2022 Projection: If the pandemic persists, expect to see a lot more people doing outdoor performances. There will be a lot more innovation with pop-up performances and street musicians.
You see the performing arts as essential, but not everybody does. Convince them.
Sean: We have a lot of beauty here in the Ozarks, but when I drive down Glenstone or Kearney listening to classical music, what I’m seeing – with powerlines and billboards – does not reflect what I’m hearing. The classical arts bring beauty to our lives; that’s purely what they do. They remind us to slow down and enjoy life.
To what end, though?
Michael: People are coming to a crossroads now where they’re needing to take a break from technology, and one of the best ways to do that is to see live performances. It’s a restorative thing, to commune with people. Live performances will never go away because it’s what we’re built to do: We orate, we dance, we play music together. The interesting thing that we are part of in the arts is bringing people back to their humanity.
A lot of arts organizations are struggling now, and some didn’t make it through COVID-19 shutdowns and challenges. What’s your projection for that?
Michael: If we care about the arts as a community, we need more people to step up and be part of them. Businesses especially need to realize that we’re very much a valid commodity for the future of Springfield, especially to travel to.
So, collaboration is pretty important, it sounds like. How are we doing with that?
Sean: I actually feel pretty positive. The Gillioz is going to become our home theater now; talking to (Gillioz Executive Director Geoff Steele), they’re doing great, and he’s super excited to have us as a home company. Springfield is changing; Grant Avenue and other projects are happening downtown. There’s no reason why in 10 years we can’t be closer to an Austin, Texas, model.
Michael: Or Fayetteville, Arkansas. We have that potential. The more we grow, the more the arts will grow as a reflection of that. That’s what we see throughout the U.S. If you’ve got a new, young population, they’re going to want to be entertained.
Opera seems like a pricey proposition. Are patrons stepping up to support you?
Michael: More philanthropists need to realize their money’s not being wasted whatsoever with the opera. The more you get into the operatic world, the more you’ll find it’s a place where new business happens constantly. It’s kind of like the golf course where a lot of people do business. In Europe, everyone goes to the opera to talk business.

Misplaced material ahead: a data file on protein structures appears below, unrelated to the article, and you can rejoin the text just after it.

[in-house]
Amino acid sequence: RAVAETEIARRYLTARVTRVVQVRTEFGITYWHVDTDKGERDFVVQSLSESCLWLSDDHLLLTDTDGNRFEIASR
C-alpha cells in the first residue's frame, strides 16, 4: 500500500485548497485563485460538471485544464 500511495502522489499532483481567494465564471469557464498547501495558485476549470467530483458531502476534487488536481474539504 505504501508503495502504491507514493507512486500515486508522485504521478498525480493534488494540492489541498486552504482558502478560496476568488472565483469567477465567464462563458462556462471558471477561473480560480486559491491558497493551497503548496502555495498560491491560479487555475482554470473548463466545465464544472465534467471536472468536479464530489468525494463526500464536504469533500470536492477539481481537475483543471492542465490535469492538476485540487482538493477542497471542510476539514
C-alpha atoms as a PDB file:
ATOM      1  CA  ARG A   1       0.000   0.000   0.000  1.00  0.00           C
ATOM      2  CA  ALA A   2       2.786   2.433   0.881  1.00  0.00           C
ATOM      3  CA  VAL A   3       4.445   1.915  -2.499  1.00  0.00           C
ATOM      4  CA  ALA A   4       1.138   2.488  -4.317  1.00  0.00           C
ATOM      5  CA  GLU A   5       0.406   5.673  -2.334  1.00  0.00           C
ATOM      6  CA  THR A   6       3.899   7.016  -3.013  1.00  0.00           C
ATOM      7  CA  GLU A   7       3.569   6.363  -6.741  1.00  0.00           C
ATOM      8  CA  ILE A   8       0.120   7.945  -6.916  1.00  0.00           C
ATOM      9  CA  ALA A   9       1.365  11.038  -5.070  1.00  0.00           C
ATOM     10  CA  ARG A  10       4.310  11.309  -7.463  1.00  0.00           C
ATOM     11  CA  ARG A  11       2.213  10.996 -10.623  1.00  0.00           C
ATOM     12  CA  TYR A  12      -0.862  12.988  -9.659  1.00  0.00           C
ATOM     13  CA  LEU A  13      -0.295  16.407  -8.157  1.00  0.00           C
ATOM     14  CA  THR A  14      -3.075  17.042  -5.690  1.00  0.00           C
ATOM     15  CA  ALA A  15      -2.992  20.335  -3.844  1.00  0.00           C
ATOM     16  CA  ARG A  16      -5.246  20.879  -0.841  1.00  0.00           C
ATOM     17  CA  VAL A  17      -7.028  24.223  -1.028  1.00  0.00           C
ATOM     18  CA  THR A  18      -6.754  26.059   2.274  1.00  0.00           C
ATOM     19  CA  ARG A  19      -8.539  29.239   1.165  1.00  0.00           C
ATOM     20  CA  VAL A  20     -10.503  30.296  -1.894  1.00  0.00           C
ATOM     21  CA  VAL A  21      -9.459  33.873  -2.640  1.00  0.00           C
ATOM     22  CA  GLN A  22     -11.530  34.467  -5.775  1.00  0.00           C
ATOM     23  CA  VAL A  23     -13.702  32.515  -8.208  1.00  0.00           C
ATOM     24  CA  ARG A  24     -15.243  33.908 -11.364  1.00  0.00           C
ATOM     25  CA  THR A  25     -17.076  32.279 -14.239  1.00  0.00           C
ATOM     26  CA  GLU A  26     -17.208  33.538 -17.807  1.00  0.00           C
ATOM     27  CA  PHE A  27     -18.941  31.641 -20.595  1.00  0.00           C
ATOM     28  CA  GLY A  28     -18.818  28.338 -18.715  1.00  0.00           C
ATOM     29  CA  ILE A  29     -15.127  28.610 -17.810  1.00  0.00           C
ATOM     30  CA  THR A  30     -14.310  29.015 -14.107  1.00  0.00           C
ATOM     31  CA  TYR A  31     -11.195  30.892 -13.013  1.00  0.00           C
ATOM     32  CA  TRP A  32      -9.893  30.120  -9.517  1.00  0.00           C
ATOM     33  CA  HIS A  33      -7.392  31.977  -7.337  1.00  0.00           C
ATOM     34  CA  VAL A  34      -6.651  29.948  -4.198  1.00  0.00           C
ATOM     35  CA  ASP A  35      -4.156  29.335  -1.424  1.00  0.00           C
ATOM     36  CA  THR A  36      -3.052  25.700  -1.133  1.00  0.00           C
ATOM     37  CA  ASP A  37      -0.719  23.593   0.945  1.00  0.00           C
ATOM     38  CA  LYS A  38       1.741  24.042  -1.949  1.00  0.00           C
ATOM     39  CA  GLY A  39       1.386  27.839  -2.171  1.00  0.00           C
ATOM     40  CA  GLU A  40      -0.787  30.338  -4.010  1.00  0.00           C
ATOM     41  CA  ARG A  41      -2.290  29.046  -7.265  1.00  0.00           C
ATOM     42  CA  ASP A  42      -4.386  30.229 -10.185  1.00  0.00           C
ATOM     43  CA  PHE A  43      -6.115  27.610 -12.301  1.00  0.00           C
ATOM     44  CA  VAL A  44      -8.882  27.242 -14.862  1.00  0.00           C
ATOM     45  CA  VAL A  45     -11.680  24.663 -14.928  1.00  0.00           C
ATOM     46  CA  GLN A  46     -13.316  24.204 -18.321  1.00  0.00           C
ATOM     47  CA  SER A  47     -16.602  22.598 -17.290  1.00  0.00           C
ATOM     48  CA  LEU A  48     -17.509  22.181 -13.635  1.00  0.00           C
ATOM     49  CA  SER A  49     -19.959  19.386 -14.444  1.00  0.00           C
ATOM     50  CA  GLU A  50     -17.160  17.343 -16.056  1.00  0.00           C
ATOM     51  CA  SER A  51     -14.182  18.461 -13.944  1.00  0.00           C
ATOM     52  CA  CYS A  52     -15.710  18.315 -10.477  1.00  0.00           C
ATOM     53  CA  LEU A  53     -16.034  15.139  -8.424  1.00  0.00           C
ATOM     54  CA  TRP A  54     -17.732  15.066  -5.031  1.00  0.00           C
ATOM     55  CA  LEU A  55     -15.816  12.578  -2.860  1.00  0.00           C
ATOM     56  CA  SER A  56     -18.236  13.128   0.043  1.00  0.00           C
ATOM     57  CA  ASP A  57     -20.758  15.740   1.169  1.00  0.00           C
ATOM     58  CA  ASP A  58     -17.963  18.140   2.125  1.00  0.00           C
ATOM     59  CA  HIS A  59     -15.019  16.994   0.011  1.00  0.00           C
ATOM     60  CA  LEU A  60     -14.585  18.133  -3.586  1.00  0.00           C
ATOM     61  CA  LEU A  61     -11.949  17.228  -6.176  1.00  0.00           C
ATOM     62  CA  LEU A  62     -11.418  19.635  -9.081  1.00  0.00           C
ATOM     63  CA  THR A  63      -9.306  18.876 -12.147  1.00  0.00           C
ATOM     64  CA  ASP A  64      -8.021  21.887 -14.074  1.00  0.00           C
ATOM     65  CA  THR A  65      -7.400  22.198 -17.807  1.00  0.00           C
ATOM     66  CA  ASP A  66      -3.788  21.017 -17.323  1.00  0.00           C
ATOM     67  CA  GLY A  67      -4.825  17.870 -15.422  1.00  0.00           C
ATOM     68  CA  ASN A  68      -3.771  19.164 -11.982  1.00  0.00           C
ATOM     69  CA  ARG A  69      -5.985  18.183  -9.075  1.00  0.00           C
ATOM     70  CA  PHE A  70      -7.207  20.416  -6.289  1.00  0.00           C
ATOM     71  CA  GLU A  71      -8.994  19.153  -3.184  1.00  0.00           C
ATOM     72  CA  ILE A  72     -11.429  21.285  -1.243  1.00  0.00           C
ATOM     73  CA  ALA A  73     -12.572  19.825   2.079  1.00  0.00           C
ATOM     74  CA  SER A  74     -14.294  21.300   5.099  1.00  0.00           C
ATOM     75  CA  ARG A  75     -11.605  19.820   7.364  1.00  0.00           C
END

Sean: If you talk to people – Springfield Little Theatre, the Springfield Ballet, everywhere else – 2020 was a huge year of giving by private donors. People really stepped up. The missing part of the picture is corporate support. It just doesn’t happen here. Corporate support happens for a lot of great causes, but if you go to other cities the size of Springfield – Des Moines, for instance – you’ll see endowments, corporate sponsorships for tens of millions of dollars. It’s just not here.
Does Springfield have a population that is ready to embrace the arts – particularly opera?
Michael: What we’re trying to do with our company is have this balance of grand opera and small opera to show people opera doesn’t have to be this grandiose, elitist art form that many people think it is. Opera is for everyone, and there’s something in it for everyone. It’s this kind of bouillabaisse of stories that can reflect and change society.
Are the arts endangered by popular culture and the media?
Michael: The arts will not go away – they can’t. They’re this kind of emergent form, especially opera, which combines all of the arts together. They’re a mirror to show society things we should be working on, things that are very poignant for our time. Even if an opera was conceived 400 years ago, we can still feel it.
Adrianna Norris became a first-time business owner with the opening of Finley River Chiropractic; PaPPo’s Pizzeria & Pub launched its newest location; and Huey Magoo’s opened its second store in the Ozarks.